Dhiru Bista is only 35, but looks much older. She has had 12 pregnancies, and the last one was a stillbirth four months ago that nearly killed her due to a ruptured uterus and internal haemmorhage.
The struggle of her hard life is etched on Bista’s face, as she recovers from her ordeal. But there she is, not resting in bed but spreading the rice and buckwheat harvest out to dry outside her small clay brick house in Babala village of remote Achham district. Her young daughters play nearby, some babysitting younger siblings.
Because her husband is within earshot, she is reluctant to open up. Only when she is taken to a quiet corner, does she finally whisper: “If sharing my life’s story will help other Nepali women escape the same fate, let me tell you.”
Married at 15, Bista first got pregnant two years later. Every year since, she has been either pregnant or lactating. Of the 12 babies she has given birth to, only seven daughters are surviving. The oldest is now 16, the youngest 18 months. Two of her daughters died shortly after they were born, while the other two were aborted.
“There was always pressure for a son and every time I gave birth to a daughter, people questioned my inability to give birth to a son. My husband does nothing to comfort me,” says Bista, who despite the hardships, has managed to send five of her girls to school.
Here in the culturally conservative society of far-western Nepal where all development indicators like female literacy, maternal and infant mortality are much below the national average, Bista is just one among many mothers with similar stories.
The preference for boys in the patriarchal culture means women are married young, and are stigmatised every time they give birth to daughters. Because they are so young and undernourished at childbirth, many die at home or while being carried on stretchers to hospital.
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Most women in rural Nepal still have no access to essential antenatal care during their pregnancy, resulting in grave complications at childbirth.
“Her husband will most likely remarry now that she can’t get pregnant,” says a neighbour matter-of-factly.
After she started getting contractions in her latest pregnancy in August, the neighbours carried her downhill for half-an-hour before they found a bus that could take her to Bayalpata Hospital. She was critical by the time she arrived at emergency, with dangerously low blood pressure.
Her uterus had ruptured, and she had severe internal bleeding. The baby was in a transverse position with one of its hands sticking out of the cervix, already dead.
The surgery took four hours, but Bayalpata’s doctors managed to save Dhiru Bista’s life. Fearing complications, the hospital referred her to the ICU in the district hospital in Dadeldhura, seven hours away. She was discharged five days later.
Surgeons at Bayalpata said that this was one of the toughest maternity cases they have operated on. There have been 320 deliveries since the Covid-19 induced lockdown in April 2020, and all of them have been performed free of cost.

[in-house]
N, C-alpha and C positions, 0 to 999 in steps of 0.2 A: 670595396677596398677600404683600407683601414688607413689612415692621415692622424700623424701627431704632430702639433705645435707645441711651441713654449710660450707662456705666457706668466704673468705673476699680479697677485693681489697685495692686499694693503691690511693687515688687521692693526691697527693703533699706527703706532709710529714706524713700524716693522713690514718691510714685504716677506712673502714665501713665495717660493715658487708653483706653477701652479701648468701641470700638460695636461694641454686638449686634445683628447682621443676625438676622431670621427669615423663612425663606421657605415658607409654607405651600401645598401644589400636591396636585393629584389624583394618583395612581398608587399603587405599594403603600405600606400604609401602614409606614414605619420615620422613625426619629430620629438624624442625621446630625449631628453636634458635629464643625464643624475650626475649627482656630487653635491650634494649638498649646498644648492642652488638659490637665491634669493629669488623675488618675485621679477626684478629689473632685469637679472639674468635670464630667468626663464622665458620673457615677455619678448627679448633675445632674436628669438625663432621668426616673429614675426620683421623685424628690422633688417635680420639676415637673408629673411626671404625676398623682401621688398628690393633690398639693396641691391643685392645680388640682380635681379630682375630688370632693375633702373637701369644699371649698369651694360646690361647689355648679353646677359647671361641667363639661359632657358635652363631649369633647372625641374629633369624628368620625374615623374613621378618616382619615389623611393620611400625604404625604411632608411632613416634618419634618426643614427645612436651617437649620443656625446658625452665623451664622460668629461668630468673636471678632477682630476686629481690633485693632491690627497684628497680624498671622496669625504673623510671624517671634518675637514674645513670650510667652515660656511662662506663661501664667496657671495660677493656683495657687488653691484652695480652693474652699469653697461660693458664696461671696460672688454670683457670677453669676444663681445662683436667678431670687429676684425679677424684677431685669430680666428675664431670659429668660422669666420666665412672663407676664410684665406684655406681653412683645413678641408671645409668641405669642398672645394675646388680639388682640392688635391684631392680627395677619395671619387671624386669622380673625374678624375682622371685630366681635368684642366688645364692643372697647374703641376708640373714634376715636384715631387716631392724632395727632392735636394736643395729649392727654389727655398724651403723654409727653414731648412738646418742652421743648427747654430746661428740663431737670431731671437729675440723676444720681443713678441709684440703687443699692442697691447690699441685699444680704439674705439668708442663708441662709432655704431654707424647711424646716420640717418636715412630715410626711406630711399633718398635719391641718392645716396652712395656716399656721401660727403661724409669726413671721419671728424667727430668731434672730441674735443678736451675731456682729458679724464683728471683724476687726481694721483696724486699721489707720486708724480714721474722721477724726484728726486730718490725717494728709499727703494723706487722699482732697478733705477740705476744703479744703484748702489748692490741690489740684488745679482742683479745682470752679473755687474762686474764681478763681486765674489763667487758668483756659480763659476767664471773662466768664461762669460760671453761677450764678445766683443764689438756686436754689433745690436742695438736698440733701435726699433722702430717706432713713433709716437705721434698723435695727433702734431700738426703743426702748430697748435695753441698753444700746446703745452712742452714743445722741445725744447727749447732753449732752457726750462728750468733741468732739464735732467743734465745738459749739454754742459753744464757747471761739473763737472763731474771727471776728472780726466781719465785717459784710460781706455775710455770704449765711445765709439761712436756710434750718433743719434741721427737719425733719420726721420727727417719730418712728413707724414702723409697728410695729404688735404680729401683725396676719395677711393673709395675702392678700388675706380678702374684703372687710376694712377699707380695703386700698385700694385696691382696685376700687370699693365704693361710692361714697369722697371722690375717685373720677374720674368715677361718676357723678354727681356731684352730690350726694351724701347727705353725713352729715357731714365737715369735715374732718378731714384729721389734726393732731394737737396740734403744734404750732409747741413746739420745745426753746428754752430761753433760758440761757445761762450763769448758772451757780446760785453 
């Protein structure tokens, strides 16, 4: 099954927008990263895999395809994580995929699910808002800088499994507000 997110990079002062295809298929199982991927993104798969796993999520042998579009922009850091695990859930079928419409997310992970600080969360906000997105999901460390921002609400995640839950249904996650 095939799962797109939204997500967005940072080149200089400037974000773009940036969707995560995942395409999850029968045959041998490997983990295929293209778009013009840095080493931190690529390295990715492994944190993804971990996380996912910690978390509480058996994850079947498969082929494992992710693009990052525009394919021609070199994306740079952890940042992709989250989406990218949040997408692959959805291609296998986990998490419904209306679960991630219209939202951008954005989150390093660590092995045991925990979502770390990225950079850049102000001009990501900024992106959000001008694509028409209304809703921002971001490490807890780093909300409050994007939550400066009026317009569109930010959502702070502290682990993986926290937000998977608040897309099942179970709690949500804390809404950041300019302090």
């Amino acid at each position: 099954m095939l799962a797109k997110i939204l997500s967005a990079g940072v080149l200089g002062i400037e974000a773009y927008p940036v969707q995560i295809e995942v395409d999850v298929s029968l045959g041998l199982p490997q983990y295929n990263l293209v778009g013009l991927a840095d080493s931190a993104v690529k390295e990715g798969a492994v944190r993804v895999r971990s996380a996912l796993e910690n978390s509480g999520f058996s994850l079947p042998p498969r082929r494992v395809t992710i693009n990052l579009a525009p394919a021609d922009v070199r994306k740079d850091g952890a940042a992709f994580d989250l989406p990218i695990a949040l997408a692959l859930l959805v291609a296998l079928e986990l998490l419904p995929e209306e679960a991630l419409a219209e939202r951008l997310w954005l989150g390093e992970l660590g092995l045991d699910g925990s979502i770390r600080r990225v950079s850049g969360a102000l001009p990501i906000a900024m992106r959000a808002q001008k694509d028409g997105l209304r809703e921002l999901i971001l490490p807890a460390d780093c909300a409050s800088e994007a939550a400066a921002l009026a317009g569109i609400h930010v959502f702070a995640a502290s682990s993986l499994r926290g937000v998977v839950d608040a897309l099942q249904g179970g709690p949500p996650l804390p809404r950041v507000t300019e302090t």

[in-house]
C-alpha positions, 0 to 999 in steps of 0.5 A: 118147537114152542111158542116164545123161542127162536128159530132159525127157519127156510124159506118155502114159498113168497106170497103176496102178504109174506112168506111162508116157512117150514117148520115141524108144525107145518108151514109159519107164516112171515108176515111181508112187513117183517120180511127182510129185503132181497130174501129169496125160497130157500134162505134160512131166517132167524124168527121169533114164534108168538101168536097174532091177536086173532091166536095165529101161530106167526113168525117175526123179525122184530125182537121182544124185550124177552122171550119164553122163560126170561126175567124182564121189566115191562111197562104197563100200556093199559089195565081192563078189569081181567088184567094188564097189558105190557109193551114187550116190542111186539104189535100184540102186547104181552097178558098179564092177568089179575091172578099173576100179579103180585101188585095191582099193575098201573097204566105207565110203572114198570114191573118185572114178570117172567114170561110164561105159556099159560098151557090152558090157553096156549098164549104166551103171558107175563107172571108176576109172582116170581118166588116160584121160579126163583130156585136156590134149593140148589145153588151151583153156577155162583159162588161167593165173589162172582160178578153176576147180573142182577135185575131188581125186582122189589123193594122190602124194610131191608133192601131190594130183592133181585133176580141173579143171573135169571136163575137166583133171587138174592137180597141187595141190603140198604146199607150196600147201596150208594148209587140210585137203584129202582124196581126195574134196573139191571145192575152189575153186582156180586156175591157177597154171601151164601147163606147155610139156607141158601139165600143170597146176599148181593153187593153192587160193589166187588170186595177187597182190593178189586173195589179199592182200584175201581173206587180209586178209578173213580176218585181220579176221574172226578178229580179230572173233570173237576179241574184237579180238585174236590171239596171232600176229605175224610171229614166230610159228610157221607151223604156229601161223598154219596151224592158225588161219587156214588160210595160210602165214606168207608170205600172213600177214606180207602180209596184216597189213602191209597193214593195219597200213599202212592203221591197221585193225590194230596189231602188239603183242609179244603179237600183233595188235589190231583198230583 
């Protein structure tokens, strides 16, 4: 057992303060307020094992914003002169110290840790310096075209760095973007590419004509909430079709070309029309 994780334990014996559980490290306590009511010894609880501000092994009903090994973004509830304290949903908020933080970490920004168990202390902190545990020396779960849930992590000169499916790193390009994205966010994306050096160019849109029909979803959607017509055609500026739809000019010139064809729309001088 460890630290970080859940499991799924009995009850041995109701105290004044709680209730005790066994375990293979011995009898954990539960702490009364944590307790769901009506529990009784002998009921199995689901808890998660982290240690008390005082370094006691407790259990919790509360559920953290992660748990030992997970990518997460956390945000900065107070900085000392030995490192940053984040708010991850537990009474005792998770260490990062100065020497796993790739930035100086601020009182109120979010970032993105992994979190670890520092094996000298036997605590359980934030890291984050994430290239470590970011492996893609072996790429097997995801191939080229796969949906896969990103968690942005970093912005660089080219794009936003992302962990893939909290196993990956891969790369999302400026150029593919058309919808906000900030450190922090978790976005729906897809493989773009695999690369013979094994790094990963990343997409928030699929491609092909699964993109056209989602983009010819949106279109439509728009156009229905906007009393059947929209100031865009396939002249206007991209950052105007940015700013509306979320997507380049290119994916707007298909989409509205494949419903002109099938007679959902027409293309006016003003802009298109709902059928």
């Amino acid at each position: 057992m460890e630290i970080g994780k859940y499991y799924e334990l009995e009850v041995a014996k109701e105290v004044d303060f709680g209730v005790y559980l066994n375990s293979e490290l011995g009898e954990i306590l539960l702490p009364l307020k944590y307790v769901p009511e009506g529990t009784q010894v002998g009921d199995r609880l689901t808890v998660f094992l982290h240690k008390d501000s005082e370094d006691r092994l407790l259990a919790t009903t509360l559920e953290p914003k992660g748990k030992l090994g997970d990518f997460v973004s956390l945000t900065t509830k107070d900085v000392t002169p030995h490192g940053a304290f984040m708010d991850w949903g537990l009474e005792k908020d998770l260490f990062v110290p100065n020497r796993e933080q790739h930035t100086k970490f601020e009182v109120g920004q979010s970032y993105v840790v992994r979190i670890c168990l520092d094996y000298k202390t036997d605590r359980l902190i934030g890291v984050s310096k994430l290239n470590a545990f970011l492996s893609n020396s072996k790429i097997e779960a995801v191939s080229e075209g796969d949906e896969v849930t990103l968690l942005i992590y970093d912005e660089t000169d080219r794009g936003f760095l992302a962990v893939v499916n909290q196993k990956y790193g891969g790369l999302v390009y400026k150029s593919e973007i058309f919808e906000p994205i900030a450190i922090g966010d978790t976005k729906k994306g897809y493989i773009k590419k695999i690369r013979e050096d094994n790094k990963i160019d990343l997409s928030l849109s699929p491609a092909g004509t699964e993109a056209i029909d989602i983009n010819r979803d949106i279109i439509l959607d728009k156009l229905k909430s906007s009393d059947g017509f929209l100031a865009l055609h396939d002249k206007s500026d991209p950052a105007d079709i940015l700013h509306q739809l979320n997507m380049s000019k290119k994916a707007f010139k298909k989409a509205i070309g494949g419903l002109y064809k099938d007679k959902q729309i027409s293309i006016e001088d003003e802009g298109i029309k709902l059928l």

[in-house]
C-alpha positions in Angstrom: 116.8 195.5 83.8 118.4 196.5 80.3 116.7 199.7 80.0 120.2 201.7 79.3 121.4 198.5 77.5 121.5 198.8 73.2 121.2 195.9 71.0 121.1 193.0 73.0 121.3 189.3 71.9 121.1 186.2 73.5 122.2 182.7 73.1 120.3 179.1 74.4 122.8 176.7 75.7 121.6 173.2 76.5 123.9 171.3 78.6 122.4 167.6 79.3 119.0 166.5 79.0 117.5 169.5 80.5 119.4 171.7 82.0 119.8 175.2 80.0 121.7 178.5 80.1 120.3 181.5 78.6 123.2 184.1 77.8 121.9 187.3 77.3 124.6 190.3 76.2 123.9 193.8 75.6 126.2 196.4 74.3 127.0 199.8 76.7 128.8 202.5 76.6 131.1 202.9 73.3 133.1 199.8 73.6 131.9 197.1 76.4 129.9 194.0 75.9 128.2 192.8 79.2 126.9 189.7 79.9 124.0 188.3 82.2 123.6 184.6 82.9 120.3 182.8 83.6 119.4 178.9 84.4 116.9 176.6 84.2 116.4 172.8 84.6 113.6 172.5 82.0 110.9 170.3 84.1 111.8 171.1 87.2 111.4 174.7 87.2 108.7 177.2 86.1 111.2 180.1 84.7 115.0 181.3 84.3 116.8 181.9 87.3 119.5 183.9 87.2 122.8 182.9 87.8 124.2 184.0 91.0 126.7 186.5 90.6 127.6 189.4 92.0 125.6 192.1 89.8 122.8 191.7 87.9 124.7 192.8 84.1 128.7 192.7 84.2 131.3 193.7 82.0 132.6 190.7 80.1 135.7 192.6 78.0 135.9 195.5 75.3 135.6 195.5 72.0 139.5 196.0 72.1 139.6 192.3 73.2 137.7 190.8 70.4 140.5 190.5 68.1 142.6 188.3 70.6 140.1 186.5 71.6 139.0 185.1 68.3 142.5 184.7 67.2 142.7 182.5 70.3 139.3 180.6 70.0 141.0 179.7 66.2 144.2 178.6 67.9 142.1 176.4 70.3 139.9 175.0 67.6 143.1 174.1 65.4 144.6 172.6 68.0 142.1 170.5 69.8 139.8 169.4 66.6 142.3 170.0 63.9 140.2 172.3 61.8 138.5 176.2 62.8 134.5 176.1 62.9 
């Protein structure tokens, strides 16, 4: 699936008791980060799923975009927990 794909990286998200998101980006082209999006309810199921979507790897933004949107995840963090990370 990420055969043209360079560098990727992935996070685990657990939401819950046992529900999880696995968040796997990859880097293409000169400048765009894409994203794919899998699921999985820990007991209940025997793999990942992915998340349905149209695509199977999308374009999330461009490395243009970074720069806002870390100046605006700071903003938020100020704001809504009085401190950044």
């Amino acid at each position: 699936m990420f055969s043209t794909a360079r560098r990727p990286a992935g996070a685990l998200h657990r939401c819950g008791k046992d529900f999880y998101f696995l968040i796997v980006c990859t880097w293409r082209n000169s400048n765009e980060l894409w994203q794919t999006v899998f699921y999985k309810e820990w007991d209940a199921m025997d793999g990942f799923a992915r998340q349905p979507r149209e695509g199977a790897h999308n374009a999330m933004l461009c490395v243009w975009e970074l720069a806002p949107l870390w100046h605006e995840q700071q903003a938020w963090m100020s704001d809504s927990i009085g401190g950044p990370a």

Bayalpata is run as a public-private partnership by Nyaya Health Nepal (NHN) with support from the Far-West Province, Sanfebagar Muncipality, and international funding.
The Covid-19 pandemic has added to the already precarious healthcare in these rugged mountains, as expecting mothers were unable to travel to health posts for regular check-ups. Institutional deliveries also dropped dramatically, which led to an increase in mother and infant mortality throughout the province.
There have been cases of women giving birth while working in the fields, cutting the baby’s umbilical cord with their sickle, adding to the risk of tetanus infection for both new mothers and babies.
Nepal has made rapid strides in saving the lives of mothers and babies. The national average for maternal mortality rate has dropped from 539 per 100,000 live births 25 years ago to less than 186, in 2017. But maternal deaths are still high in districts like Achham, and even the national average has stagnated in the last three years.
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Bista’s neighbour has two daughters, one of whom is handicapped. Her in-laws are already looking to remarry their son because they want a grandson. The daughter-in-law is not allowed to mingle with anyone, and works in the fields all day. There is no one to feed her children and her in-laws do not care for the girls – the youngest of whom, only one-and-half years old, weighs just five kg.
Every household here has at least one male member working in India, and it is the money they send home that allows the subsistence farmers to survive. But when there is an illness or pregnancy in the family many cannot even afford the bus fare to go to hospital.
Dhiru Bista would have surely lost her life if it had not been for the emergency surgery at Bayalpata Hospital. The facility has treated more than 1 million patients from seven surrounding districts in the Far-West and Karnali Provinces since it was set up 15 years ago, and many of them are maternity cases. Treatment and medicines are all free, and the hospital could be a model for other hospitals in rural Nepal.
New investment to upgrade health facilities in remote settings is necessary to further reduce the maternal mortality rate in districts like these. Next comes education for girls, so that people are made aware of the dangers of early marriage.
This would prevent unnecessary pregnancies, thus saving lives. With elections approaching political parties are once more promising jobs and prosperity. But unless the lives of Nepali women and children are protected, there is no need for jobs.